Navigating summertime while living with IBD

Anyone living with inflammatory bowel disease (IBD) knows that many different environmental factors can influence their disease – summertime included. Here are some tips from the gastroenterology team at CHOC Children’s for navigating the season.

Vitamin D is so important for IBD

Many people living with IBD have low vitamin D levels, so the summer months can help with topping up on the sunshine vitamin. Vitamin D has the potential to improve disease progression through anti-inflammatory immune responses. Enjoy the warmth of the sun, but don’t forget your sunscreen! Choose a sunscreen with SPF 30 or higher, apply 30 minutes before sun exposure and reapply every two hours. Wear protective clothing and don’t forget your sunglasses and hat!

Talk to your doctor about photosensitivity

It is important to talk to your doctor to find out if any of the medications you are on to treat Crohn’s disease or ulcerative colitis could cause sensitivity and skin inflammation.

Take a good look at your skin and schedule an annual skin check

IBD or IBD treatment may affect your skin. Examine your skin head-to-toe once a month for new spots or growths. Some people may experience tender bumps, sores or rashes.  Make sure you schedule an annual skin check with your primary care provider or a dermatologist.


As the days get hotter, risk for dehydration increases. People with IBD are at greater risk for dehydration due to water loss from diarrhea or vomiting. Remember to carry around a water bottle wherever you go. Recommended water intake for pre-teens and teens who weigh more than 100 pounds is 64 ounces per day, or about eight 8-ounce glasses of water per day unless you have a preexisting condition that limits the amount of water you can intake, such as some people with heart and kidney conditions. Drink more with physical activity or long periods of being in the sun. If plain water is getting boring, add in fruits and veggies, unless of course you are on a low-fiber diet!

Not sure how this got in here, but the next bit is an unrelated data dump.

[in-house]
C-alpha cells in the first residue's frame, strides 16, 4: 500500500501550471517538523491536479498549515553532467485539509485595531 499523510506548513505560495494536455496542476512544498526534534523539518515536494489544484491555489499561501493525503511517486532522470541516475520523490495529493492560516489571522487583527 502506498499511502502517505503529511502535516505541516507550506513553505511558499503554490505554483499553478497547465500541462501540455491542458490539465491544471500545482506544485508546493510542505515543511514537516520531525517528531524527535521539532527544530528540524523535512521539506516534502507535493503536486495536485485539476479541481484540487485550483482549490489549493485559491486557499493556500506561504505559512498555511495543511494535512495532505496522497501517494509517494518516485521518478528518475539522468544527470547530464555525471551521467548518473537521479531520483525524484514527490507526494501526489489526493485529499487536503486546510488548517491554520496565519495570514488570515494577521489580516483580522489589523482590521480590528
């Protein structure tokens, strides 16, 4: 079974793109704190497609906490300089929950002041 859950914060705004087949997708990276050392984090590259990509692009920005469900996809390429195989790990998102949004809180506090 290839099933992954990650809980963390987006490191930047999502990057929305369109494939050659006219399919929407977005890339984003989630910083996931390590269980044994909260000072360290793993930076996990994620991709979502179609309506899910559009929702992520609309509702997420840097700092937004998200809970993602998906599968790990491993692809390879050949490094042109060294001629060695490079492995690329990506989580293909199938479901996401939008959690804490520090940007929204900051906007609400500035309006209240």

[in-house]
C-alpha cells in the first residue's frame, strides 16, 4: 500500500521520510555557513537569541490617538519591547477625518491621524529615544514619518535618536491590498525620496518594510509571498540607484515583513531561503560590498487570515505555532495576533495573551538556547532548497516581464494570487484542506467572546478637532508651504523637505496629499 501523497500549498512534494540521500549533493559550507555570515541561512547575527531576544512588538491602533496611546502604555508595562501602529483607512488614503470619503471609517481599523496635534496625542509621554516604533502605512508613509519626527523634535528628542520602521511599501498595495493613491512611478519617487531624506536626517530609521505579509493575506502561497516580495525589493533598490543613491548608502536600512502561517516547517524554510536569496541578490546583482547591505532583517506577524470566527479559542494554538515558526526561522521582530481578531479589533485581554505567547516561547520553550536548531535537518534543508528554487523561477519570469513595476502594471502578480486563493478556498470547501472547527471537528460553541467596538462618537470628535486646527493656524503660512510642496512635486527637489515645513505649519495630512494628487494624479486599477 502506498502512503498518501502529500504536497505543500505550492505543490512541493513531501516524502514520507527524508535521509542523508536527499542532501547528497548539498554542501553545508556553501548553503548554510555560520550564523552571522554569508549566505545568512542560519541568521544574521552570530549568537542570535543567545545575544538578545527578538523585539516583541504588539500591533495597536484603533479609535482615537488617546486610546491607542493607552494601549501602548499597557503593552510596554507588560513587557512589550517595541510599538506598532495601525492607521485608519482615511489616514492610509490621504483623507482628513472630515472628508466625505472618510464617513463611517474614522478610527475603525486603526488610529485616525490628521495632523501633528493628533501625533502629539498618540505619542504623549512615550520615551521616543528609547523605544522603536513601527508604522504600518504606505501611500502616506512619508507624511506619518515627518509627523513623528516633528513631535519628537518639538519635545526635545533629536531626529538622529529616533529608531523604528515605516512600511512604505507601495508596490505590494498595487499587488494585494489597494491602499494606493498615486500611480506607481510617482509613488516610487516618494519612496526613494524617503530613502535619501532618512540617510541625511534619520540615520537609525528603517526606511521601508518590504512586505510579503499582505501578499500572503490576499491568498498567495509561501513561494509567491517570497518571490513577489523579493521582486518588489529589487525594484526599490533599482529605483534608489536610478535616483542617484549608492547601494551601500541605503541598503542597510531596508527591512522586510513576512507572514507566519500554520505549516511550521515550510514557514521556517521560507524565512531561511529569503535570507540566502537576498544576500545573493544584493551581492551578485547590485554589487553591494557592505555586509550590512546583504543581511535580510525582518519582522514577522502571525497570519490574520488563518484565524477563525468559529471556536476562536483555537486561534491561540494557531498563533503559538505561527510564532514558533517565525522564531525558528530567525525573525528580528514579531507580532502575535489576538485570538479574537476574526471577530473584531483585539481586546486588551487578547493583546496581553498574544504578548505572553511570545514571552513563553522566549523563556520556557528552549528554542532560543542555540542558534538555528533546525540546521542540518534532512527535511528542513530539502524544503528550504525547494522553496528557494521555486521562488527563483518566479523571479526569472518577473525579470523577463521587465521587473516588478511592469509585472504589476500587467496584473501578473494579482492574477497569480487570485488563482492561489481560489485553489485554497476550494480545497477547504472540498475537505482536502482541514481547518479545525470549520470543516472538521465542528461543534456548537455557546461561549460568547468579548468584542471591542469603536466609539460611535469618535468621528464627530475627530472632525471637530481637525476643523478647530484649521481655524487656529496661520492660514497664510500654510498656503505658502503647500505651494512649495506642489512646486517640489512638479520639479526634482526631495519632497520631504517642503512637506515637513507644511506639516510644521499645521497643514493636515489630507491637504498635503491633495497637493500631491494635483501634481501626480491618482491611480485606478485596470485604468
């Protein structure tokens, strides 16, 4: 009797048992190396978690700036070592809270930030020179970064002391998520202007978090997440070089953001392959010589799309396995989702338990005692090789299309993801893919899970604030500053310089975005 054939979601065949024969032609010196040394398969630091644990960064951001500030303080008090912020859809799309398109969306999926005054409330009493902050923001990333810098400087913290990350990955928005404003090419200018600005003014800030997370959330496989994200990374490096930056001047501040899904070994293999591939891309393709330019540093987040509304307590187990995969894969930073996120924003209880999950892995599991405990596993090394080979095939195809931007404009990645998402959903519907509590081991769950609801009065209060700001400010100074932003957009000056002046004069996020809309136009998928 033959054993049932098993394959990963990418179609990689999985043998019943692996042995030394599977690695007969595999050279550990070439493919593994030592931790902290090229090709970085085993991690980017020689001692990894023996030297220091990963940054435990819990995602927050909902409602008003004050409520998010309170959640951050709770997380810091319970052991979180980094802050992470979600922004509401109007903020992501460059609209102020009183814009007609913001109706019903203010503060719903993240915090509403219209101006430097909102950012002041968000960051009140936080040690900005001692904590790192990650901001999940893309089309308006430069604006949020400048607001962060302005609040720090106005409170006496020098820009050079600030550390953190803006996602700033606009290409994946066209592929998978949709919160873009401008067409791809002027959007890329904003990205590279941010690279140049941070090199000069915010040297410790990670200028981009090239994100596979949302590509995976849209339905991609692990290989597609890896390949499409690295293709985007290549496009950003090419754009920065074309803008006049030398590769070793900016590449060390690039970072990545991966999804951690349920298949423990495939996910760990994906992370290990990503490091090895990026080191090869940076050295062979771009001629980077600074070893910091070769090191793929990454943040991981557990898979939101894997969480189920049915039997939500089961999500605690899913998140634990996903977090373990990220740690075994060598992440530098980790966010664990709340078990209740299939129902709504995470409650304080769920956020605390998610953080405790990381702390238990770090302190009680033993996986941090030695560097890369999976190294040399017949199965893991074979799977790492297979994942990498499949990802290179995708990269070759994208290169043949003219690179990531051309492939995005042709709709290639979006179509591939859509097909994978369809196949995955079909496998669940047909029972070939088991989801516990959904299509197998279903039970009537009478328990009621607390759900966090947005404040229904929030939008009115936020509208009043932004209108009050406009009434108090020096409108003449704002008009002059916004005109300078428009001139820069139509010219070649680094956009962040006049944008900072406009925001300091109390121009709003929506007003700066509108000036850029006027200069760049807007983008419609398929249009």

Monitor your screen time

While it’s tempting to watch your favorite shows and browse social media to fill up your free time, keep screen time to less than two hours per day. Whether you are feeling good or bad, physical activity helps both the brain and body, so try to incorporate 30 to 45 minutes of aerobic activity, where you get your heart rate up and break a sweat. Exercise may have anti-inflammatory effects. Physical activity is also linked to better bone health and mental wellness in children with IBD.

Practice COVID-19 precautions

People diagnosed with IBD may be considered immunosuppressed, which means they may be at higher risk for severe illness if they contract COVID-19. To help prevent this, avoid large gatherings, practice social distancing, avoid having close contact with people who are sick, and wash your hands frequently. Use soap and water and wash for at least 20 seconds or use hand sanitizer that contains at least 60% alcohol.

Be safe and have fun

Get back to nature, swim and explore the outdoors. Remember to pack a face mask along with a water bottle and practice social distancing when you pick a trail or spot to swim. Being active benefits mental wellness and overall wellbeing.

Get your sleep

Amid all the fun, make sleep a priority. A lack of sleep can delay healing which worsens IBD symptoms. Develop a relaxing routine, read a book, take a bath, shut off electronics and make it a goal to sleep at least eight hours per night.

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